Parliament: Singapore to launch pilot for digitising shipping documents

The move to replace paper-based bills of lading with electronic ones aims to reduce delays when container ships, especially those carrying perishable goods, dock and unload here.
The move to replace paper-based bills of lading with electronic ones aims to reduce delays when container ships, especially those carrying perishable goods, dock and unload here.ST PHOTO: JAMIE KOH

SINGAPORE - A pilot project is starting later this year to turn paper-based bills of lading into electronic ones to reduce delays when container ships, especially those carrying perishable goods, dock and unload here.

Related changes to the Electronic Transactions Act will also be made to recognise e-bills of lading to keep pace with international standards.

The authorities hope that the twin moves will speed up the acceptance of electronic document exchange in the maritime sector across the region, helping to reduce costs for businesses and lower the risk of fraud arising from the current usage of paper documents.

The pilot, known as TradeTrust, was announced by Minister for Communications and Information S. Iswaran in Parliament on Monday (March 4).

Mr Iswaran, who was speaking during the debate on his ministry's budget, said: "TradeTrust will enhance our attractiveness as a business hub and improve the efficiency of our trading and logistics sectors... The Info-communications Media Development Authority (IMDA) and other government agencies are now working with industry partners to conduct proof-of-concept trials and will provide more details later."

A bill of lading is a legal and commercial document providing evidence for the contract of carriage, receipt and ownership of goods for a cargo shipment.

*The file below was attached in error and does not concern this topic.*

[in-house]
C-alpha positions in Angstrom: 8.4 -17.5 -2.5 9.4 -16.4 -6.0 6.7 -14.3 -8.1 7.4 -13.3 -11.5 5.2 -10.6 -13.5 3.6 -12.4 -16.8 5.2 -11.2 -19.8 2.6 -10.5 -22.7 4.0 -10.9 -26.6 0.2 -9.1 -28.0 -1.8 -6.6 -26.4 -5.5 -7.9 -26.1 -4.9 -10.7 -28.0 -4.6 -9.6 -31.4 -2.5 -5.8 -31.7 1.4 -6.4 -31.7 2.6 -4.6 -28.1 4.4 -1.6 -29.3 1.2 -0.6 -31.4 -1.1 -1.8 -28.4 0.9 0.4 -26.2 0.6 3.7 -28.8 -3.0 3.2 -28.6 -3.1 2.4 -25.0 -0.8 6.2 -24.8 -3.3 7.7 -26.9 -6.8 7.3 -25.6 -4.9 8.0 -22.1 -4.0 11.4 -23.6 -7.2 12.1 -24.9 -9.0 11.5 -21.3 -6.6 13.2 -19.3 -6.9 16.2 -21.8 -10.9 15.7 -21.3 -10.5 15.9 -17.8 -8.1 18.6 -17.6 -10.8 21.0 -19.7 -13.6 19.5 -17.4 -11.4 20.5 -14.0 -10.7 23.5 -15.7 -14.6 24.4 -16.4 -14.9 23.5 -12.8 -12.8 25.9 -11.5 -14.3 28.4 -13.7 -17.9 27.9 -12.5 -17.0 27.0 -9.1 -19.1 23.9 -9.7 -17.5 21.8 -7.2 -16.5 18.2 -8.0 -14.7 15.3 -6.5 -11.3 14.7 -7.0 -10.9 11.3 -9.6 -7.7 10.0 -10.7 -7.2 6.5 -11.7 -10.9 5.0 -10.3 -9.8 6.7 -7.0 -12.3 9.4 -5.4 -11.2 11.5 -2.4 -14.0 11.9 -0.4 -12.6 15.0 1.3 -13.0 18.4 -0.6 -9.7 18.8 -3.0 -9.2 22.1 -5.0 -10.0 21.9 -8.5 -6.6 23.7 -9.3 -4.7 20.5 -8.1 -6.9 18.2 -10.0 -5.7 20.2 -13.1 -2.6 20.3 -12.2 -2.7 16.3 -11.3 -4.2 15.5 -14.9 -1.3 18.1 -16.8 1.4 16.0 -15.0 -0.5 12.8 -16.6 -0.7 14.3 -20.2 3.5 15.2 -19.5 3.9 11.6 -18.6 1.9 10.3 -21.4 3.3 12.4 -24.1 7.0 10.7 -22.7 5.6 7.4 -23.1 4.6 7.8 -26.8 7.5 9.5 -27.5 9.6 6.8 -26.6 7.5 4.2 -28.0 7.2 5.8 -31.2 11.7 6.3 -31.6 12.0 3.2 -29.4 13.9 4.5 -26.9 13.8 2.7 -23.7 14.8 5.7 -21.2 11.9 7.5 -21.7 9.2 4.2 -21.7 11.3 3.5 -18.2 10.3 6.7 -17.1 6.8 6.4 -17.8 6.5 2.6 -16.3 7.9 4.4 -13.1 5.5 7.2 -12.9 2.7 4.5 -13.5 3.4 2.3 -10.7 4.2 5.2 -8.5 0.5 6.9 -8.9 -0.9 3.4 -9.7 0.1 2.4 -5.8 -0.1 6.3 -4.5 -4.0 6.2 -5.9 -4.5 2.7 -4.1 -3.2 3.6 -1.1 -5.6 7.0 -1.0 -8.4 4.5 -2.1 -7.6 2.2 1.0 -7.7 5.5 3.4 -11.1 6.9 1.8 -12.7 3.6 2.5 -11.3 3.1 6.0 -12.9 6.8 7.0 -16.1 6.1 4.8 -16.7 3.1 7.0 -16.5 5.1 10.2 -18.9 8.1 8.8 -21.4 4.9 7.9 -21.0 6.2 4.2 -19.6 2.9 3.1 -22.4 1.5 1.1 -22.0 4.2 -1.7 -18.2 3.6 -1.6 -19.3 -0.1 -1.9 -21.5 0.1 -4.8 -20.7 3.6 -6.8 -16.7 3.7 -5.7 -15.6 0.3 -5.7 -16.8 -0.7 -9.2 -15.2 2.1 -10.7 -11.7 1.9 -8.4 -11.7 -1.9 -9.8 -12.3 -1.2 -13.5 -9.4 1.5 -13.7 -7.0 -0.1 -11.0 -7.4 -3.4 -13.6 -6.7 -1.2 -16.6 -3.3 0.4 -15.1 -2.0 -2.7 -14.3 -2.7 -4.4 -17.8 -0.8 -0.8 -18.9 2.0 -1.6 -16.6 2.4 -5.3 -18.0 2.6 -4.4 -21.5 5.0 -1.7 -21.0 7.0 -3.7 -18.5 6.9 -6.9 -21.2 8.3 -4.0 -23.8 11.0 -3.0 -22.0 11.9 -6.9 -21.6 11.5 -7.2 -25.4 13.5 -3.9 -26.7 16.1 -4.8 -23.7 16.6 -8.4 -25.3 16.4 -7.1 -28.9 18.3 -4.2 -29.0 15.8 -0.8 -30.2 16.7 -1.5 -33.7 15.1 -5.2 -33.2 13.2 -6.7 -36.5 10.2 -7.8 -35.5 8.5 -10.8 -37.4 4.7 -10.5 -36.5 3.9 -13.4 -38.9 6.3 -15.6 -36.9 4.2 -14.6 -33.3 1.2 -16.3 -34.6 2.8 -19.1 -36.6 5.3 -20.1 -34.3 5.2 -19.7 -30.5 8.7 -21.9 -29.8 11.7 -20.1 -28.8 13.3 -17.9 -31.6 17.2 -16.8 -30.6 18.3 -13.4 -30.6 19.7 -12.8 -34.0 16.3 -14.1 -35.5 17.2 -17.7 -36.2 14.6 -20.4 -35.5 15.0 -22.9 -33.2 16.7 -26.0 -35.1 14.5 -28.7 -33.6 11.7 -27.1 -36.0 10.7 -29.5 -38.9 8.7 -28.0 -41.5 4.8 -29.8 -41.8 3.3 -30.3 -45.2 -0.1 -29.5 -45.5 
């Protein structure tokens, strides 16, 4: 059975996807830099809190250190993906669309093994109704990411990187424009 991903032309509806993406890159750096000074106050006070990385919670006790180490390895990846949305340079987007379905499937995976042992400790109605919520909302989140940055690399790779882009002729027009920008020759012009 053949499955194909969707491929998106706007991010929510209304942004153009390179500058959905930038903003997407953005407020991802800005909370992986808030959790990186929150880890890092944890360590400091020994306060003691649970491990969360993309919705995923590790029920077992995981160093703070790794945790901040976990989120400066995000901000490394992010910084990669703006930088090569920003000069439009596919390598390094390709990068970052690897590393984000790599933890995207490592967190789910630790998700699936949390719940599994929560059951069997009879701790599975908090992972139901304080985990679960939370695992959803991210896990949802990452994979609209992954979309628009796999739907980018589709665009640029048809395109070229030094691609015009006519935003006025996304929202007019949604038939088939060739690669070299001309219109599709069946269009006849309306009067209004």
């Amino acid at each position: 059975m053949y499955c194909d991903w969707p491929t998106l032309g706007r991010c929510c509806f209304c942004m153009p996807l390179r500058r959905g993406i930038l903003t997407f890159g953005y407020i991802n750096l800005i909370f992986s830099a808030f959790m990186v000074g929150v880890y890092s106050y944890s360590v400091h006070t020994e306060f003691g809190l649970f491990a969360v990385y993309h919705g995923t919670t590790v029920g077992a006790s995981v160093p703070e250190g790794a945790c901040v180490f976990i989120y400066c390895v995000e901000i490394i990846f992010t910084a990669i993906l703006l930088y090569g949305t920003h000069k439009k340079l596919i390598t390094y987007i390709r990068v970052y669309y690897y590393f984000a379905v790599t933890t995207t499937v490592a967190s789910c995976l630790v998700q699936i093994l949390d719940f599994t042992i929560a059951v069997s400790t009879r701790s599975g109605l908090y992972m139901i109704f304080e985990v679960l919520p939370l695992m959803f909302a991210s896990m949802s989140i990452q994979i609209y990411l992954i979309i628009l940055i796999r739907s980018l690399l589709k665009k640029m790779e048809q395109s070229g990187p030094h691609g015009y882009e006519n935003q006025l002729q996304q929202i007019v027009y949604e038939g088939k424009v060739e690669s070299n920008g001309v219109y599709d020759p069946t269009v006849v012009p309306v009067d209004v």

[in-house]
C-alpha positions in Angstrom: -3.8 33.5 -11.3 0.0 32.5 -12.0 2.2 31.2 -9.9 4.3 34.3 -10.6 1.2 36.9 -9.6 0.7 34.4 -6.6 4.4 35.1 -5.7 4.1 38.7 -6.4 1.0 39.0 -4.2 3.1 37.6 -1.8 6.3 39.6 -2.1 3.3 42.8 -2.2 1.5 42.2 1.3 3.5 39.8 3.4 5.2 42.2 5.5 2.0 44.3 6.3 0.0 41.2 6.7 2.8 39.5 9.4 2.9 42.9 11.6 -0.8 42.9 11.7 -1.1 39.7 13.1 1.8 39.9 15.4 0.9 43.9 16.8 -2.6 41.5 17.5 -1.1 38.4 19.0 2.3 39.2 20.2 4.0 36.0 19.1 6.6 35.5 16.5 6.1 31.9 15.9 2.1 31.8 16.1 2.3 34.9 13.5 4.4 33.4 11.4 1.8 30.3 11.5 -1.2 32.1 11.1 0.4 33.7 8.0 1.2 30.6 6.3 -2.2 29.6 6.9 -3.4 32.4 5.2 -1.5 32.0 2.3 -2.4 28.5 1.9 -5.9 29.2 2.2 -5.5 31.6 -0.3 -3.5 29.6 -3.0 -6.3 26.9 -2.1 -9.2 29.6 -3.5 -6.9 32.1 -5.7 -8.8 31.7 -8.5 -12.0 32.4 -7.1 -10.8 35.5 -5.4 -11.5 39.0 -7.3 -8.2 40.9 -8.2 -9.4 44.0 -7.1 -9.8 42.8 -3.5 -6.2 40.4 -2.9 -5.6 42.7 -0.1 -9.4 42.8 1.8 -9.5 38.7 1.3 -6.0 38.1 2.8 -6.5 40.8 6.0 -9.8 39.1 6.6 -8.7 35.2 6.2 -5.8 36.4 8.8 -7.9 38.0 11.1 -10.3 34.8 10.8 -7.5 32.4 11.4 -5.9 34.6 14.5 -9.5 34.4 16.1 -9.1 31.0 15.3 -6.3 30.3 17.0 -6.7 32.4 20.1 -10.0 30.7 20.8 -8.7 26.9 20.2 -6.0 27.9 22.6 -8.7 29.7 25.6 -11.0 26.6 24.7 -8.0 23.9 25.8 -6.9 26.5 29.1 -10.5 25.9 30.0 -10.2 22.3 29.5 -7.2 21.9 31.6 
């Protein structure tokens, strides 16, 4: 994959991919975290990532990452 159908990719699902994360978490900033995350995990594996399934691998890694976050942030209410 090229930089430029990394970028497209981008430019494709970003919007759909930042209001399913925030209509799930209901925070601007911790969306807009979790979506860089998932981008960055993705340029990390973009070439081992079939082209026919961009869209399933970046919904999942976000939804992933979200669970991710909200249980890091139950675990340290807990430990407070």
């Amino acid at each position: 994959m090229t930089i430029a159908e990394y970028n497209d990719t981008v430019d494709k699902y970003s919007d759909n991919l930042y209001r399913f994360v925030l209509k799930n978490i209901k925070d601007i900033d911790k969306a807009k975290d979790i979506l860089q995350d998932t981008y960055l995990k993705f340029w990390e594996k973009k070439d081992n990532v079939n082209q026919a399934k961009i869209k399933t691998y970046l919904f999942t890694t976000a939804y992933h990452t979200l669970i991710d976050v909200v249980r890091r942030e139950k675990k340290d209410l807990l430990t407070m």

Given the intricacies of maritime trade law, the paper trail typically runs up to hundreds of pages for a single transaction.

 
 

Trade document processing and administration is estimated to add 20 per cent to the physical cost of shipping a single container, said the Ministry of Communications and Information.

The risk of fraud has traditionally been compounded because the documents must be mailed or physically handed over from one party to another.

With e-bills of lading, blockchain technology is used to provide all participants with proofs of authenticity and provenance for electronic trade documents being exchanged.

This would remove the need for repetitive checks by each country to ascertain the legitimacy of documents received.

TradeTrust comes in the wake of another e-bills of lading pilot launched last October between Pacific International Lines - the Republic's largest private-owned shipping line - and IBM.

IMDA will partner the Maritime and Port Authority (MPA) to lead TradeTrust development for e-bills of lading, with support from the Singapore Customs and the Singapore Shipping Association.

The four agencies signed a Memorandum of Understanding to affirm their support for the initiative in January.

IMDA will also be organising industry consultation workgroups with key stakeholders from the maritime trade, logistics and finance sectors to seek feedback on the initiative.

It then plans to issue a Request for Proposal to invite the industry to submit proposals on the technical implementation of the TradeTrust infrastructure.